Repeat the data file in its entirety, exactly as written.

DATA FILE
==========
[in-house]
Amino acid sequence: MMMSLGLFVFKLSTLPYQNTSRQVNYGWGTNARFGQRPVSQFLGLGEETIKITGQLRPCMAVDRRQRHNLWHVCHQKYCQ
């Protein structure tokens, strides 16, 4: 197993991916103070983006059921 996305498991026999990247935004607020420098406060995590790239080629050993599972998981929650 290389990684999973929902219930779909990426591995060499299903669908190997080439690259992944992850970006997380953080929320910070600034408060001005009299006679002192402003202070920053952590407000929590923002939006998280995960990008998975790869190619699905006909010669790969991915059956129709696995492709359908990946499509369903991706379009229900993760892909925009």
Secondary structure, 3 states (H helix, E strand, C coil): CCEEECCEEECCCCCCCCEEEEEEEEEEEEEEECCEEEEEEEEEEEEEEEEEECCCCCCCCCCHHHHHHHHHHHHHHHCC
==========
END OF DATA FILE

[in-house]
Amino acid sequence: MMMSLGLFVFKLSTLPYQNTSRQVNYGWGTNARFGQRPVSQFLGLGEETIKITGQLRPCMAVDRRQRHNLWHVCHQKYCQ
């Protein structure tokens, strides 16, 4: 197993991916103070983006059921 996305498991026999990247935004607020420098406060995590790239080629050993599972998981929650 290389990684999973929902219930779909990426591995060499299903669908190997080439690259992944992850970006997380953080929320910070600034408060001005009299006679002192402003202070920053952590407000929590923002939006998280995960990008998975790869190619699905006909010669790969991915059956129709696995492709359908990946499509369903991706379009229900993760892909925009």
Secondary structure, 3 states (H helix, E strand, C coil): CCEEECCEEECCCCCCCCEEEEEEEEEEEEEEECCEEEEEEEEEEEEEEEEEECCCCCCCCCCHHHHHHHHHHHHHHHCC